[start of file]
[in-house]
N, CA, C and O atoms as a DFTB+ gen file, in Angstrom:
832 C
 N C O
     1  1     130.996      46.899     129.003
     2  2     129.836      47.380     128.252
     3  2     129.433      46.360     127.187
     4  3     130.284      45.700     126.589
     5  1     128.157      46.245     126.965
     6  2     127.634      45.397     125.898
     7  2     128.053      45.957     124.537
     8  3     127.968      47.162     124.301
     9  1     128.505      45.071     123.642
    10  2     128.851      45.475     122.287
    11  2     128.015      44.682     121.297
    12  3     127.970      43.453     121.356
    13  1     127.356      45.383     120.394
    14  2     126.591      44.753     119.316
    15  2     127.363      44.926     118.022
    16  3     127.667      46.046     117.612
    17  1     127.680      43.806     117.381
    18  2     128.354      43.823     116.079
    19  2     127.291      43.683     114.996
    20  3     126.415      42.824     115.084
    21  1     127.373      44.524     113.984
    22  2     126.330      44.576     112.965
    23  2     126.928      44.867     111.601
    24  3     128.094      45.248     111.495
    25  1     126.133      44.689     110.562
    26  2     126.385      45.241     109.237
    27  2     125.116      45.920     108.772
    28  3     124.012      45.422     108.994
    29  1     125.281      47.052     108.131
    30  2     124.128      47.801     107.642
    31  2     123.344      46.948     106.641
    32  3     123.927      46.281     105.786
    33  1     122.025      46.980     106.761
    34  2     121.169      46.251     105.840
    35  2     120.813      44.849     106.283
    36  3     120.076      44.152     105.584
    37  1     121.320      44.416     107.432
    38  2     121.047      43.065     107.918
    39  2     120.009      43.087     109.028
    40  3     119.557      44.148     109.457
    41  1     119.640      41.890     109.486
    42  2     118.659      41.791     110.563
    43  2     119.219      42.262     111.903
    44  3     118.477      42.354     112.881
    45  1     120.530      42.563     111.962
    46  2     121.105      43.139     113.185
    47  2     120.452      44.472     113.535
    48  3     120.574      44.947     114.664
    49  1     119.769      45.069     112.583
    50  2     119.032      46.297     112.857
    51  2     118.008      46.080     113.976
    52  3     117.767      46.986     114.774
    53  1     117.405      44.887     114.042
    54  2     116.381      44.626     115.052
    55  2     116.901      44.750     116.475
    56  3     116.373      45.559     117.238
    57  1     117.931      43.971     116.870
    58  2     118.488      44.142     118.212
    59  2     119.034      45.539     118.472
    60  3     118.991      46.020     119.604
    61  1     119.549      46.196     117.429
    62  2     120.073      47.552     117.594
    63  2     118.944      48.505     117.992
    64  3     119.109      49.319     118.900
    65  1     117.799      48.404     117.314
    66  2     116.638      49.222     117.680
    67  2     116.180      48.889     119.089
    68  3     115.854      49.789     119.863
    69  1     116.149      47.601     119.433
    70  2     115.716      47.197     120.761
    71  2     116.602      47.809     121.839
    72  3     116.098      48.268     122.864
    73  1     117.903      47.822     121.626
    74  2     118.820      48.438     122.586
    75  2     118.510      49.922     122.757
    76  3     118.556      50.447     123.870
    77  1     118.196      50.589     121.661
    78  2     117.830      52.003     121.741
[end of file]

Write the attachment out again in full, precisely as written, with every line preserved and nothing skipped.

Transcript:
[in-house]
N, CA, C and O atoms as a DFTB+ gen file, in Angstrom:
832 C
 N C O
     1  1     130.996      46.899     129.003
     2  2     129.836      47.380     128.252
     3  2     129.433      46.360     127.187
     4  3     130.284      45.700     126.589
     5  1     128.157      46.245     126.965
     6  2     127.634      45.397     125.898
     7  2     128.053      45.957     124.537
     8  3     127.968      47.162     124.301
     9  1     128.505      45.071     123.642
    10  2     128.851      45.475     122.287
    11  2     128.015      44.682     121.297
    12  3     127.970      43.453     121.356
    13  1     127.356      45.383     120.394
    14  2     126.591      44.753     119.316
    15  2     127.363      44.926     118.022
    16  3     127.667      46.046     117.612
    17  1     127.680      43.806     117.381
    18  2     128.354      43.823     116.079
    19  2     127.291      43.683     114.996
    20  3     126.415      42.824     115.084
    21  1     127.373      44.524     113.984
    22  2     126.330      44.576     112.965
    23  2     126.928      44.867     111.601
    24  3     128.094      45.248     111.495
    25  1     126.133      44.689     110.562
    26  2     126.385      45.241     109.237
    27  2     125.116      45.920     108.772
    28  3     124.012      45.422     108.994
    29  1     125.281      47.052     108.131
    30  2     124.128      47.801     107.642
    31  2     123.344      46.948     106.641
    32  3     123.927      46.281     105.786
    33  1     122.025      46.980     106.761
    34  2     121.169      46.251     105.840
    35  2     120.813      44.849     106.283
    36  3     120.076      44.152     105.584
    37  1     121.320      44.416     107.432
    38  2     121.047      43.065     107.918
    39  2     120.009      43.087     109.028
    40  3     119.557      44.148     109.457
    41  1     119.640      41.890     109.486
    42  2     118.659      41.791     110.563
    43  2     119.219      42.262     111.903
    44  3     118.477      42.354     112.881
    45  1     120.530      42.563     111.962
    46  2     121.105      43.139     113.185
    47  2     120.452      44.472     113.535
    48  3     120.574      44.947     114.664
    49  1     119.769      45.069     112.583
    50  2     119.032      46.297     112.857
    51  2     118.008      46.080     113.976
    52  3     117.767      46.986     114.774
    53  1     117.405      44.887     114.042
    54  2     116.381      44.626     115.052
    55  2     116.901      44.750     116.475
    56  3     116.373      45.559     117.238
    57  1     117.931      43.971     116.870
    58  2     118.488      44.142     118.212
    59  2     119.034      45.539     118.472
    60  3     118.991      46.020     119.604
    61  1     119.549      46.196     117.429
    62  2     120.073      47.552     117.594
    63  2     118.944      48.505     117.992
    64  3     119.109      49.319     118.900
    65  1     117.799      48.404     117.314
    66  2     116.638      49.222     117.680
    67  2     116.180      48.889     119.089
    68  3     115.854      49.789     119.863
    69  1     116.149      47.601     119.433
    70  2     115.716      47.197     120.761
    71  2     116.602      47.809     121.839
    72  3     116.098      48.268     122.864
    73  1     117.903      47.822     121.626
    74  2     118.820      48.438     122.586
    75  2     118.510      49.922     122.757
    76  3     118.556      50.447     123.870
    77  1     118.196      50.589     121.661
    78  2     117.830      52.003     121.741